Wednesday, December 16, 2009

Samuel Johnson is Indignant by Lydia Davis

Even as I feel the hot breath of the New York Public Library puffing down my collar, I don’t particularly want to give up the books I have of theirs in my possession. Among these is SJII, a collection of short stories that was first published by McSweeney’s, though I have flimsy Picador edition.

A ton of these stories are short shorts--the titular “Samuel Johnson is Indignant” is one sentence--which makes quoting them hard. I like that many of them are filled with a kind of tired fun, which mirrors my mod these last few months. In “Finances,” a story about worth in love, a man and a woman argue: “If I give all I have and you give all you have, isn’t that a kind of equality? No, he says.” Of course, on paper, a relationship is never worth it; you can almost feel the sigh of the author. Most of these shorties are the thoughts of cold narrators, or statements that feel like they’ve dropped from the lips of slightly nasty characters that seem so bland on the surface, such a as a woman who calls her sister down the stairs because she finds it amusing to watch the sister struggle to move her weight down them. Maybe they have names and genders, perhaps a profession (writers and teachers, mostly), but no features that poke out and stay stuck in the mind.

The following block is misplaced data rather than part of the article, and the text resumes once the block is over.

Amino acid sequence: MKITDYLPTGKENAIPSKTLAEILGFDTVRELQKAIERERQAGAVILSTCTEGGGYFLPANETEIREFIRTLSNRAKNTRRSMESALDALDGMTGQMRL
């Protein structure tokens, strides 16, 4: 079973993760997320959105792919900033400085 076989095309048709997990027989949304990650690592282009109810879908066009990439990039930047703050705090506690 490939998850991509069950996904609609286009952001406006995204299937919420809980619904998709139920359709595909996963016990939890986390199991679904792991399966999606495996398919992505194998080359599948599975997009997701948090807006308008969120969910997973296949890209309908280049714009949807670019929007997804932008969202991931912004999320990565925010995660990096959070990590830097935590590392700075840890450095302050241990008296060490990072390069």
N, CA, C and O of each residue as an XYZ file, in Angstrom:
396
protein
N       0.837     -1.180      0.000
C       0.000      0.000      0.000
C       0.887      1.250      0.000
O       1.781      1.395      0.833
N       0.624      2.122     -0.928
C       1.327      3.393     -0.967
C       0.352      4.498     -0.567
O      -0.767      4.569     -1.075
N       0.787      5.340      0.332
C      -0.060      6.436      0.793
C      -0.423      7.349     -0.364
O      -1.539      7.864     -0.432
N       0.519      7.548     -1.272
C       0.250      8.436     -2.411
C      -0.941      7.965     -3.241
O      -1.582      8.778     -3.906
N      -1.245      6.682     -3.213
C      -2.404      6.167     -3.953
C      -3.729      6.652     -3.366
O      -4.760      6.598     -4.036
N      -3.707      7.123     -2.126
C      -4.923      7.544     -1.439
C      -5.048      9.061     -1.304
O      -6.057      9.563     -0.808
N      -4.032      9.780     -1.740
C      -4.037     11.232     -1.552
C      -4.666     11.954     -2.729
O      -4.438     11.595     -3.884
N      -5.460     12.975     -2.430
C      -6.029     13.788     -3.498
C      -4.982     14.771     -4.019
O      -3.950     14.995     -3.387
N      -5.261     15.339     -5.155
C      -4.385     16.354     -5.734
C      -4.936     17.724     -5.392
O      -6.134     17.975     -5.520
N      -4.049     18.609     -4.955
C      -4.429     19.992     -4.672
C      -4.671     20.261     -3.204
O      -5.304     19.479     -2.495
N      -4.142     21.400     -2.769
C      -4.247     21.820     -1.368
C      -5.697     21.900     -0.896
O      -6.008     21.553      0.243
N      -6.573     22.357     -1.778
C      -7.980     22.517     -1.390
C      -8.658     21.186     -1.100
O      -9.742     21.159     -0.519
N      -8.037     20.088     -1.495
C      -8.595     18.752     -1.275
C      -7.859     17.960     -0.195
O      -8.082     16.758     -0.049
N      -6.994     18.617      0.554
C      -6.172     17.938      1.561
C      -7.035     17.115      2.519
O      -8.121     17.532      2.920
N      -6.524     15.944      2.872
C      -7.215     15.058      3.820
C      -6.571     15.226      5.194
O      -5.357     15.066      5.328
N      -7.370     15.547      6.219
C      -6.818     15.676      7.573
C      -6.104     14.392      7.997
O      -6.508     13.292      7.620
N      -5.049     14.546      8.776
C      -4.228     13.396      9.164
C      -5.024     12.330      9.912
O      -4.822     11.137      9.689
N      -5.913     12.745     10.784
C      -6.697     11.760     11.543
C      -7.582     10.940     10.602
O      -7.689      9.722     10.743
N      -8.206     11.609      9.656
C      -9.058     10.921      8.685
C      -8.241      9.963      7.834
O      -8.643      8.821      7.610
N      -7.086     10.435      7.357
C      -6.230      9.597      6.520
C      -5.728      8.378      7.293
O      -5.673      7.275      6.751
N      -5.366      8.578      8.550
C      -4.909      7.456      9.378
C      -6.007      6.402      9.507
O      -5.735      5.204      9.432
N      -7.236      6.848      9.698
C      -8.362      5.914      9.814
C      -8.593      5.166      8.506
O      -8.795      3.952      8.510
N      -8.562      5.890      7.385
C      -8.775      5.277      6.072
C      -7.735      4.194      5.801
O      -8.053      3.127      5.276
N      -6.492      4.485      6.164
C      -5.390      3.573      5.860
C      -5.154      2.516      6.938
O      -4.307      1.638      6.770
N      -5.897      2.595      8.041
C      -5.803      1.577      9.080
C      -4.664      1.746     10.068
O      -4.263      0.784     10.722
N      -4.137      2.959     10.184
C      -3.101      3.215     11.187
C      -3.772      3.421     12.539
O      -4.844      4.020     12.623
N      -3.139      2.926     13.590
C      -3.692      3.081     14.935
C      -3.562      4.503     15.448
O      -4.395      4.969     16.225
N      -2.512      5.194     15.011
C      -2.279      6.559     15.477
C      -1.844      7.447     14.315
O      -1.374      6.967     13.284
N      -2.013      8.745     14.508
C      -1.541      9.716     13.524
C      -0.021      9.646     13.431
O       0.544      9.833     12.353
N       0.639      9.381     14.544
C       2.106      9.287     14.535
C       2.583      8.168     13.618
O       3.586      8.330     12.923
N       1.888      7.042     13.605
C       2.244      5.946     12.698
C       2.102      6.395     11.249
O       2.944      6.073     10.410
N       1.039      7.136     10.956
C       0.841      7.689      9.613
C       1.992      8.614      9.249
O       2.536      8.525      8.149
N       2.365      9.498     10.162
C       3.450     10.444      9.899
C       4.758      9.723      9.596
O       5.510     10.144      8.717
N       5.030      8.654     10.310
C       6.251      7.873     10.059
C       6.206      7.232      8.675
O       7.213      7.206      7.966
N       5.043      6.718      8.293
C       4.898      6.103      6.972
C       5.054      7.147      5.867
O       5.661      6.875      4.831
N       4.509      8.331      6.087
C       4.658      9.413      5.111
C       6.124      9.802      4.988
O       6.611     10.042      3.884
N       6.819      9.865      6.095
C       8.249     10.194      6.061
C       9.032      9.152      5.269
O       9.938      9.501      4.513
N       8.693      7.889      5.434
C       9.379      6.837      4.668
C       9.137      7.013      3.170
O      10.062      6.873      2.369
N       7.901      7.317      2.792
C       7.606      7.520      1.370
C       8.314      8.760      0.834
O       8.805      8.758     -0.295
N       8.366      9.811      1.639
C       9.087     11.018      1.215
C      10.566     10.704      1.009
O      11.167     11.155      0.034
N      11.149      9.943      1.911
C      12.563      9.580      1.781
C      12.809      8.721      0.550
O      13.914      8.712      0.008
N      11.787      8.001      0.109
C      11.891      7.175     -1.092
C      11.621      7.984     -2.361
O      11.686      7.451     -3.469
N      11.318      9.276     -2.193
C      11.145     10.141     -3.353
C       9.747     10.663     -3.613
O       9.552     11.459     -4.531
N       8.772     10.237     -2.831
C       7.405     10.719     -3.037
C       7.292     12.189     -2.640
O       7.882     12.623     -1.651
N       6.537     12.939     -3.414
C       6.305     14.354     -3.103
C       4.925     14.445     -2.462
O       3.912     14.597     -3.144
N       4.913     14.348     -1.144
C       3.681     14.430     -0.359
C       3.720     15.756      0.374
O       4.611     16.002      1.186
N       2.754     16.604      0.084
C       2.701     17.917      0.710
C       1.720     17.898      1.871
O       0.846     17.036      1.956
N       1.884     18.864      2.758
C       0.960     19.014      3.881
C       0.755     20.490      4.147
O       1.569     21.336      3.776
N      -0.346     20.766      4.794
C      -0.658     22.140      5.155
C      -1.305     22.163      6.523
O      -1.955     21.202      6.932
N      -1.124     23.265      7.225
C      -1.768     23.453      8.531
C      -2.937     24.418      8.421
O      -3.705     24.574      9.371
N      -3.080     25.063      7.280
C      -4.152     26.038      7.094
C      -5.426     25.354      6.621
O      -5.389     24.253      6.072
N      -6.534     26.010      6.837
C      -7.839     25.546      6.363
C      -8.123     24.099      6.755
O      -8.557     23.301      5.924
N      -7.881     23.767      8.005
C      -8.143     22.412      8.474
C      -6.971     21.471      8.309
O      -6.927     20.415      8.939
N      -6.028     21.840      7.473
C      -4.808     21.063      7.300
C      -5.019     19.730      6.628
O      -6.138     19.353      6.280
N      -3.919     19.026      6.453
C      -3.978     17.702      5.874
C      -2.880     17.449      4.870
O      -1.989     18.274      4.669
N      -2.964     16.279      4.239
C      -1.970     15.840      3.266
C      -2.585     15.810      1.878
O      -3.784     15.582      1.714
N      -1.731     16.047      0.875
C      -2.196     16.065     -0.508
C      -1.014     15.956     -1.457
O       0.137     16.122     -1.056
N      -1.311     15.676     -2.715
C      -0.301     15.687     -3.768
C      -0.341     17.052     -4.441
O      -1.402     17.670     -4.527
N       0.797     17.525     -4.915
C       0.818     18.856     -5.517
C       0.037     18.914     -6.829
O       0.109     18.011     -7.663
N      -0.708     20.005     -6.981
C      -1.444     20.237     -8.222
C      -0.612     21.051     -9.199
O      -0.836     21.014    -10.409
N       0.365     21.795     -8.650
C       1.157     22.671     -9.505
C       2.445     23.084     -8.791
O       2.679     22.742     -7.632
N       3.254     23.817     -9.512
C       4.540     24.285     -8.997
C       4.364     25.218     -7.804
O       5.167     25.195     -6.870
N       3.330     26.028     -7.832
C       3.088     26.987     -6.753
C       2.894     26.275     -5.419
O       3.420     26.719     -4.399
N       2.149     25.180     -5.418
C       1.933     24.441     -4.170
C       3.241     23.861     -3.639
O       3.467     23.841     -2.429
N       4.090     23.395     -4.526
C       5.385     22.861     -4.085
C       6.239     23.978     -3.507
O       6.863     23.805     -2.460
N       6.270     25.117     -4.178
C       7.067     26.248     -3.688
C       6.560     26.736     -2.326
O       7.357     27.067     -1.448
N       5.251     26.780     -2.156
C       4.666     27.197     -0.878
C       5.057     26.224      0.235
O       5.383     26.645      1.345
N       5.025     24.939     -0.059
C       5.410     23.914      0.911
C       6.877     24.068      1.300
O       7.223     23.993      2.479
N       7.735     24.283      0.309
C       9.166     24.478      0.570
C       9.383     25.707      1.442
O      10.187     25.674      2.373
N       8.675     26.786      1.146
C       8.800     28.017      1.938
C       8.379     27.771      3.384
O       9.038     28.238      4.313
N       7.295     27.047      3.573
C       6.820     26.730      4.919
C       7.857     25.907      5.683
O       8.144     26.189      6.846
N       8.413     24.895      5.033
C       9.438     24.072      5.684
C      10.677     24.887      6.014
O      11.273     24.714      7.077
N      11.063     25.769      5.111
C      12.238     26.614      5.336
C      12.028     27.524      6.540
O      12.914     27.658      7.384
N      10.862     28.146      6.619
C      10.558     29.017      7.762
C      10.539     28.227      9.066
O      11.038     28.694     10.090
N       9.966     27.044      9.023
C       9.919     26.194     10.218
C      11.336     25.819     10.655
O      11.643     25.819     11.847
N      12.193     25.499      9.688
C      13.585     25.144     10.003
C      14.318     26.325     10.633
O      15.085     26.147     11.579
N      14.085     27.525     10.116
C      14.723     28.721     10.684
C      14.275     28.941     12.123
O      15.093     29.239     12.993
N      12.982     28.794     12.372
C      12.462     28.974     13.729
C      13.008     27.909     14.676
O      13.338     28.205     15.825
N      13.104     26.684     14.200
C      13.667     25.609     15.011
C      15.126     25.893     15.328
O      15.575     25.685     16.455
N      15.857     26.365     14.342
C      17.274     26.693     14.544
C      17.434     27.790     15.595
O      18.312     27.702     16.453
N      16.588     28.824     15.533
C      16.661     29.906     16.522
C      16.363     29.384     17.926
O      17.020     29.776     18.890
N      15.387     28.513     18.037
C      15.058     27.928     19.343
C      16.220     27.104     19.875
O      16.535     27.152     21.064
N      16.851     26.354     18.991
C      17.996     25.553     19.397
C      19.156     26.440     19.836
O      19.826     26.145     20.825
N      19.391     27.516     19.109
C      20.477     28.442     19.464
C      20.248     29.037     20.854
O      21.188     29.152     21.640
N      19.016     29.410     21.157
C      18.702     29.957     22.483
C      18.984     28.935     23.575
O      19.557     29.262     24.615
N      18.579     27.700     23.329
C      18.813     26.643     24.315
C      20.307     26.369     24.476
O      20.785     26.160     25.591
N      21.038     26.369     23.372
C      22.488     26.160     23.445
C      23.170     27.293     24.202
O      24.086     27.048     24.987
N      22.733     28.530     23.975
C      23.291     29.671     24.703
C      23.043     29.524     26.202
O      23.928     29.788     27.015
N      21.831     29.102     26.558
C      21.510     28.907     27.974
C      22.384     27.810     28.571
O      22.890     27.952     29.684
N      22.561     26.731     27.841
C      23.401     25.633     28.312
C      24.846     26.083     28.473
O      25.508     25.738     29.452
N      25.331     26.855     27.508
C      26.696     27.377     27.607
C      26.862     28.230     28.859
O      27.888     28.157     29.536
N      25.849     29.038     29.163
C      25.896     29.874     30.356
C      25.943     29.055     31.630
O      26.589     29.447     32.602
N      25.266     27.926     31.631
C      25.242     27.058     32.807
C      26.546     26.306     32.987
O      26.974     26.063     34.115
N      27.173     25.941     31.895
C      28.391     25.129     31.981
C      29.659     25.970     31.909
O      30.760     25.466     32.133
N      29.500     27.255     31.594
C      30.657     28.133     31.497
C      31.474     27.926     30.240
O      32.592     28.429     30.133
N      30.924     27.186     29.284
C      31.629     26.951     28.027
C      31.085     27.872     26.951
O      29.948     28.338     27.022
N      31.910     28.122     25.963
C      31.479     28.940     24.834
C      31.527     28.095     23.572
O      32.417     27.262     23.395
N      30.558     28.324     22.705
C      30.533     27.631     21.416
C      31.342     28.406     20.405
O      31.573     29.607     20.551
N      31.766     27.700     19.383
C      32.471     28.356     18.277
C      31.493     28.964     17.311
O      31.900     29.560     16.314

The two stories that I enjoyed the most, “In A Northern Country” and “The Furnace,” were both longer works with characters that throbbed. When I say I enjoyed them, I guess that I should also say that they were not enjoyable topics and in fact made me feel a little sad. But it is that absorption into a story is what I crave, and both delivered. “In A Northern Country” is about an old man in search of his brother, who sets off to a strange country with a dying language, only to become lost himself. I could feel the cold seeping in through the drafty lodgings the man found and the struggle to keep his memories in line with this unwanted, nightmarish present. “Furnace” is about an adult woman who keeps an unusual correspondence with her increasingly out-of-it father. As he looses his detailed stories of life to his daughter, she struggles to record them and not forget, as he is doing, a task that seems really out of place in her everyday life. I loved the descriptions of the notations he made on newspaper articles sent to his daughter. Without a ton of words, Davis is able to give us a feeling of this man, a really warm touch in a chilly book.

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